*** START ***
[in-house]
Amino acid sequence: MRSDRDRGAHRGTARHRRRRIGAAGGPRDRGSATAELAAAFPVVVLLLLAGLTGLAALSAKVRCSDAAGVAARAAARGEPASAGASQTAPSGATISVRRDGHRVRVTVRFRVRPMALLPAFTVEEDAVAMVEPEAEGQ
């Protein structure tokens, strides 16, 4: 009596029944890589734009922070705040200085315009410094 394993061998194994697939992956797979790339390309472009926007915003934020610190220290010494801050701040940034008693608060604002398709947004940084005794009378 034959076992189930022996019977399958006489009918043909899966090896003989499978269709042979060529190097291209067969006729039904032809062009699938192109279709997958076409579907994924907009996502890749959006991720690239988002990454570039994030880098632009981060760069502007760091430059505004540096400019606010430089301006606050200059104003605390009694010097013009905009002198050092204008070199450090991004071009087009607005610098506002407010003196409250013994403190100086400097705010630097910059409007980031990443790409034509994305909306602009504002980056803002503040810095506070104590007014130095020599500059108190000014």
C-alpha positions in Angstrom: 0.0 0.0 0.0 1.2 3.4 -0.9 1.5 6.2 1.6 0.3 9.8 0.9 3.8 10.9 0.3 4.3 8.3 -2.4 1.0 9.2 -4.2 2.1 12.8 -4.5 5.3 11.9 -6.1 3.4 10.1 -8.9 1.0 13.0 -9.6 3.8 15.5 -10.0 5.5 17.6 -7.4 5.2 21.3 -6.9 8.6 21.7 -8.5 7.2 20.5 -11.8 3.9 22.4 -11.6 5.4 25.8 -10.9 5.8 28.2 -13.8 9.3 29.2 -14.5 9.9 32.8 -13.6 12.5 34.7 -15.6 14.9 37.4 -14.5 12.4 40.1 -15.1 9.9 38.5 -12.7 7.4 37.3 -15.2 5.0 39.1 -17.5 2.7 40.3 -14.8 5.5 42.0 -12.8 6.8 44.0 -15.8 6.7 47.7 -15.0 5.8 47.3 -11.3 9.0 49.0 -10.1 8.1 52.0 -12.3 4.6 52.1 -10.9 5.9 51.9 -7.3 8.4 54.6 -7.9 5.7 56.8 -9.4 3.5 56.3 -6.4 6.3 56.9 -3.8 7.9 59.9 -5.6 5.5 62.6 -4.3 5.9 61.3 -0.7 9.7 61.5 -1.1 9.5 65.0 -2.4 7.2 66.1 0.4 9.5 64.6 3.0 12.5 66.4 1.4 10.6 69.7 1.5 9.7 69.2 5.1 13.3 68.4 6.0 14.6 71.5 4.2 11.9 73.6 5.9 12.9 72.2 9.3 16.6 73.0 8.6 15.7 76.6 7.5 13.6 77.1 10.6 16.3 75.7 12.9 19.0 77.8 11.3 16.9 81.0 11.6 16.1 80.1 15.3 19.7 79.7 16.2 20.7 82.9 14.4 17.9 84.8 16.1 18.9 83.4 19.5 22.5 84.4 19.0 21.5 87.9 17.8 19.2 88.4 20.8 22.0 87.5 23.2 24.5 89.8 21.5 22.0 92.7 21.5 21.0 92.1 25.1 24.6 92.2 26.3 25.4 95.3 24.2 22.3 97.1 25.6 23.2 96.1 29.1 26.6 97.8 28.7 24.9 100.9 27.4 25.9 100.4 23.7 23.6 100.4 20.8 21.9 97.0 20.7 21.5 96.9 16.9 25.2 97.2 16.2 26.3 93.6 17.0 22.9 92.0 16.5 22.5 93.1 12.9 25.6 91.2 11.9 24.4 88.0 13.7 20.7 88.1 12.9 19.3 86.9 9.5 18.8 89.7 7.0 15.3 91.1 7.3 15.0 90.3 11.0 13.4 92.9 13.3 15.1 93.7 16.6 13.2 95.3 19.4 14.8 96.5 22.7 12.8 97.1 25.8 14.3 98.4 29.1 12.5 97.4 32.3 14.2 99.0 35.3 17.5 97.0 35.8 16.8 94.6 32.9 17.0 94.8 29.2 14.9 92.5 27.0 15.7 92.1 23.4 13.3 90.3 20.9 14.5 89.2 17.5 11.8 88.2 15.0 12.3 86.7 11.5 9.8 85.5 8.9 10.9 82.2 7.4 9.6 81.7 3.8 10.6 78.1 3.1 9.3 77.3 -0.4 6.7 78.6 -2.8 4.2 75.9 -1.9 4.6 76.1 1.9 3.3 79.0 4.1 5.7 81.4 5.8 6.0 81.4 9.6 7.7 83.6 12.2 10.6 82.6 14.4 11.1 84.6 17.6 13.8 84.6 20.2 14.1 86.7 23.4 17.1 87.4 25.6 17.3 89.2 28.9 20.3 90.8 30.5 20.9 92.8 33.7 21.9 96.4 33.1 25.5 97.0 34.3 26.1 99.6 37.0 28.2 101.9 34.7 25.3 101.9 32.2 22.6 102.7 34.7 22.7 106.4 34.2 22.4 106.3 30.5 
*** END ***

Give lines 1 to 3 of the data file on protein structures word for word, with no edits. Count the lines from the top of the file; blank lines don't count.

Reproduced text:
[in-house]
Amino acid sequence: MRSDRDRGAHRGTARHRRRRIGAAGGPRDRGSATAELAAAFPVVVLLLLAGLTGLAALSAKVRCSDAAGVAARAAARGEPASAGASQTAPSGATISVRRDGHRVRVTVRFRVRPMALLPAFTVEEDAVAMVEPEAEGQ
């Protein structure tokens, strides 16, 4: 009596029944890589734009922070705040200085315009410094 394993061998194994697939992956797979790339390309472009926007915003934020610190220290010494801050701040940034008693608060604002398709947004940084005794009378 034959076992189930022996019977399958006489009918043909899966090896003989499978269709042979060529190097291209067969006729039904032809062009699938192109279709997958076409579907994924907009996502890749959006991720690239988002990454570039994030880098632009981060760069502007760091430059505004540096400019606010430089301006606050200059104003605390009694010097013009905009002198050092204008070199450090991004071009087009607005610098506002407010003196409250013994403190100086400097705010630097910059409007980031990443790409034509994305909306602009504002980056803002503040810095506070104590007014130095020599500059108190000014």